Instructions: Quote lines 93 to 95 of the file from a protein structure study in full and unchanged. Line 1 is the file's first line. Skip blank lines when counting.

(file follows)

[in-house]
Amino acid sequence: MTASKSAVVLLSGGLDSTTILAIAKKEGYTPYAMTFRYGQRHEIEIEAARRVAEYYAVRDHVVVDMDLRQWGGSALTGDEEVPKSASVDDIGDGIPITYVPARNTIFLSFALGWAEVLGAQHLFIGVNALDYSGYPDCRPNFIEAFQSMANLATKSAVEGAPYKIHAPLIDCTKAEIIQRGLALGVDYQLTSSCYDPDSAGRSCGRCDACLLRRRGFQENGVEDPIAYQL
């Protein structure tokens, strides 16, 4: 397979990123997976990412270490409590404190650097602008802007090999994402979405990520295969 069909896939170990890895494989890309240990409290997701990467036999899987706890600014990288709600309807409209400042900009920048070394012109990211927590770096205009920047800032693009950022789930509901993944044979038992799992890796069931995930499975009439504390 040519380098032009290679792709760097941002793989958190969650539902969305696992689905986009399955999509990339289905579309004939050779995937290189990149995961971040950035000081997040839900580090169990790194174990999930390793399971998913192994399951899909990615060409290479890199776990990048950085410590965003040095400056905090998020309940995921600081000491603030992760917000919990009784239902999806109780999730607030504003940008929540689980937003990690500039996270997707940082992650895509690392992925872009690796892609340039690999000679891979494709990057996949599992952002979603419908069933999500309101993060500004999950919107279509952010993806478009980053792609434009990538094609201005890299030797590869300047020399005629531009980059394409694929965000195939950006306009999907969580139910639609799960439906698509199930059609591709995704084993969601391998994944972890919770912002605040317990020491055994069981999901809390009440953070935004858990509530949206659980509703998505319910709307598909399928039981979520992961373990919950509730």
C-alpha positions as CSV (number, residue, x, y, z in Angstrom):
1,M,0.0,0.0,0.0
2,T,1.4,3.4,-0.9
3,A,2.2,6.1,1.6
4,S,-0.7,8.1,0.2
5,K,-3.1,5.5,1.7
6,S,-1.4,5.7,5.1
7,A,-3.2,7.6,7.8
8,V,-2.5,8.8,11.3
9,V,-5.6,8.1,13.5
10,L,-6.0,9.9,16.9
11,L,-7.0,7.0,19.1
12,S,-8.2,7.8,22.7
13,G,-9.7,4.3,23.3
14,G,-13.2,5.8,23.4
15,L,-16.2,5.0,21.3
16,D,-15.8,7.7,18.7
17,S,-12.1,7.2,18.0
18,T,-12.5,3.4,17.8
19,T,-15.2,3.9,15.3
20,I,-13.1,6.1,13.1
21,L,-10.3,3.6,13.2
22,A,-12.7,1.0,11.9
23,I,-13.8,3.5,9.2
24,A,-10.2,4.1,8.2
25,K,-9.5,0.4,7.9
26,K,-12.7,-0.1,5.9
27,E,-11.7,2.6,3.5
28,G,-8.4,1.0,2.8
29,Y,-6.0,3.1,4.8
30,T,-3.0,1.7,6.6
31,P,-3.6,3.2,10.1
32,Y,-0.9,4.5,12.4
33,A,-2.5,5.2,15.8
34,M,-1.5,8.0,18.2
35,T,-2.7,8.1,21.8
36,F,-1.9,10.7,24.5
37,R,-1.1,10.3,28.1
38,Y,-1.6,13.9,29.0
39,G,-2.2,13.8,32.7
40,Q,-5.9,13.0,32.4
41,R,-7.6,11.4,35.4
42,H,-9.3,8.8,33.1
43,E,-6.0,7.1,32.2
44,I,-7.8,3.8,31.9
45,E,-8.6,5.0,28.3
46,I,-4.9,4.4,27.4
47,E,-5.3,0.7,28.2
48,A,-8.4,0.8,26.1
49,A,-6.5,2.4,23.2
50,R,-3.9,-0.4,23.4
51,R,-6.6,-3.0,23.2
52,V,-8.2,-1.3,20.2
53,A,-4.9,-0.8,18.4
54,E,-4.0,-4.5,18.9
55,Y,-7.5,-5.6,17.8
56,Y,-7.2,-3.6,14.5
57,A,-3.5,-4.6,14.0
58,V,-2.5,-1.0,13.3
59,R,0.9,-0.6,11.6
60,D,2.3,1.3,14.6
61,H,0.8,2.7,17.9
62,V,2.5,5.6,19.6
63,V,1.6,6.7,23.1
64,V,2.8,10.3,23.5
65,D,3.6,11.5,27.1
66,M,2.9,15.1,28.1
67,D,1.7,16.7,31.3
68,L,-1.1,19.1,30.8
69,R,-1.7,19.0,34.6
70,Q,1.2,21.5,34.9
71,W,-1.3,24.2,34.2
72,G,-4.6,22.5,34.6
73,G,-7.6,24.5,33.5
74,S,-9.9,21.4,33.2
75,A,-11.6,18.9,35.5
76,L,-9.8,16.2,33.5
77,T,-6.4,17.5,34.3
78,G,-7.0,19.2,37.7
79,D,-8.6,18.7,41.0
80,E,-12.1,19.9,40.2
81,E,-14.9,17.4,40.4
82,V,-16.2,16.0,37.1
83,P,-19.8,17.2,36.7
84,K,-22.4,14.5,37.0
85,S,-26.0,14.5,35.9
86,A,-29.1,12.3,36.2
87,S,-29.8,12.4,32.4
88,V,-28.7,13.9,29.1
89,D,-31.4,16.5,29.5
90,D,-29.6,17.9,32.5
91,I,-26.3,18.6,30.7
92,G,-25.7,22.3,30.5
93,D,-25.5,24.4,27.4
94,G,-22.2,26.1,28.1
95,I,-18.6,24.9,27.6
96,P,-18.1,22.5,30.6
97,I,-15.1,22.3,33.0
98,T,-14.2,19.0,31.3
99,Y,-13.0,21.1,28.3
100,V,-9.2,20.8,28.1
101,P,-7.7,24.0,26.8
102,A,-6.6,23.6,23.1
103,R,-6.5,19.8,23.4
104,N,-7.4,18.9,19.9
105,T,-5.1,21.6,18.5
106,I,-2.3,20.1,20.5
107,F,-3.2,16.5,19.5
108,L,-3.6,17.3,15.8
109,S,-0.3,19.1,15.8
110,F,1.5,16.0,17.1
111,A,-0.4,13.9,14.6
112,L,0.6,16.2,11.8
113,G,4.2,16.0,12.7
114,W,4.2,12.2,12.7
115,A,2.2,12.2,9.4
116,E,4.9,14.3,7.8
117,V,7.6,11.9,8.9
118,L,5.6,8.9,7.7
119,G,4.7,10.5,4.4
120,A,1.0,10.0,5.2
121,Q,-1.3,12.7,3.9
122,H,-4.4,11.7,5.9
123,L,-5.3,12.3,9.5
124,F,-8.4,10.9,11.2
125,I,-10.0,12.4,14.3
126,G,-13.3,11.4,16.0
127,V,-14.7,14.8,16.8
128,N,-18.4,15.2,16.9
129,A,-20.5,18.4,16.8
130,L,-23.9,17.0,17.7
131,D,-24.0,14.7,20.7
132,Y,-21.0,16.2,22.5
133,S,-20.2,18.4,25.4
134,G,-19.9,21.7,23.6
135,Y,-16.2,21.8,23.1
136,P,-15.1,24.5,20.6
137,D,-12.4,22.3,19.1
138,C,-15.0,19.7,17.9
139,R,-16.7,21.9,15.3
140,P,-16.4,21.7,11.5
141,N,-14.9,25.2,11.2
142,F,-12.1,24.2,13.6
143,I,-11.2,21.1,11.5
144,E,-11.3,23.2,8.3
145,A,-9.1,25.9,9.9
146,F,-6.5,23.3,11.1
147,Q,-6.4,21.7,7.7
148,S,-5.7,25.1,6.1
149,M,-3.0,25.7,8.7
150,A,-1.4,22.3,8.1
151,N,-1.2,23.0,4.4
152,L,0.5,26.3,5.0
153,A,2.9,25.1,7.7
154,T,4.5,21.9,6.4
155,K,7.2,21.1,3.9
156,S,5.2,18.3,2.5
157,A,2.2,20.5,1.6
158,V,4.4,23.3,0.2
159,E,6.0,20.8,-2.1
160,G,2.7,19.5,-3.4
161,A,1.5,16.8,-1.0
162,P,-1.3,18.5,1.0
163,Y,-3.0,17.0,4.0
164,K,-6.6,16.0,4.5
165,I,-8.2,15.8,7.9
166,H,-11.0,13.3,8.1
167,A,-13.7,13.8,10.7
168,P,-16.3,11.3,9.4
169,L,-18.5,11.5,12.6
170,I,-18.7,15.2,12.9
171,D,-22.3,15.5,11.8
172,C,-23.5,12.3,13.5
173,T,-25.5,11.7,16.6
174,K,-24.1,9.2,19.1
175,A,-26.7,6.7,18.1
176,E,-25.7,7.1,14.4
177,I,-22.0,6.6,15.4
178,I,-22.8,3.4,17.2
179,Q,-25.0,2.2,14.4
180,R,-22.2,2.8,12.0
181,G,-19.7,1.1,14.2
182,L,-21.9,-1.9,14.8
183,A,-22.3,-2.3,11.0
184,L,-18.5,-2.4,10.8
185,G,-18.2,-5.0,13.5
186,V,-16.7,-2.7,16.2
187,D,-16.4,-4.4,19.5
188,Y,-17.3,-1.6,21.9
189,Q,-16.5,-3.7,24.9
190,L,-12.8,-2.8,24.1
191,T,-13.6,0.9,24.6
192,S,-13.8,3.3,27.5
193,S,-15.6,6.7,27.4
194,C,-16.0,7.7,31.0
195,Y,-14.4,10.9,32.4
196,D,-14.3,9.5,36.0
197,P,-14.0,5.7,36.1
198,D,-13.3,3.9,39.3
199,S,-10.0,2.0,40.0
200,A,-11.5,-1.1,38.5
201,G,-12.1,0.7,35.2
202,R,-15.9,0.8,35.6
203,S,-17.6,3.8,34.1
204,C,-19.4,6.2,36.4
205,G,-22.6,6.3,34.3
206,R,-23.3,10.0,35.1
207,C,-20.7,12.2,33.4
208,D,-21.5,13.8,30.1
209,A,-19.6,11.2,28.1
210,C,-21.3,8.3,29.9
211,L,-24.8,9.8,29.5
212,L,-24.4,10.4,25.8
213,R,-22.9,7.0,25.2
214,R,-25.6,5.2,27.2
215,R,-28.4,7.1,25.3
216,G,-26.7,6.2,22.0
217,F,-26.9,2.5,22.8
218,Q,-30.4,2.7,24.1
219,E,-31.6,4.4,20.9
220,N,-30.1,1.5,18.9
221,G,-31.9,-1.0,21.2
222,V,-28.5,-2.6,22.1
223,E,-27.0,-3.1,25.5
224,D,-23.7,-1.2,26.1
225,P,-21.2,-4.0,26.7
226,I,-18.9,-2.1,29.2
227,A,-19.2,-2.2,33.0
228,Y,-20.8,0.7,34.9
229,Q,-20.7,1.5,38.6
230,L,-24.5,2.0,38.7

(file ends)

89,D,-31.4,16.5,29.5
90,D,-29.6,17.9,32.5
91,I,-26.3,18.6,30.7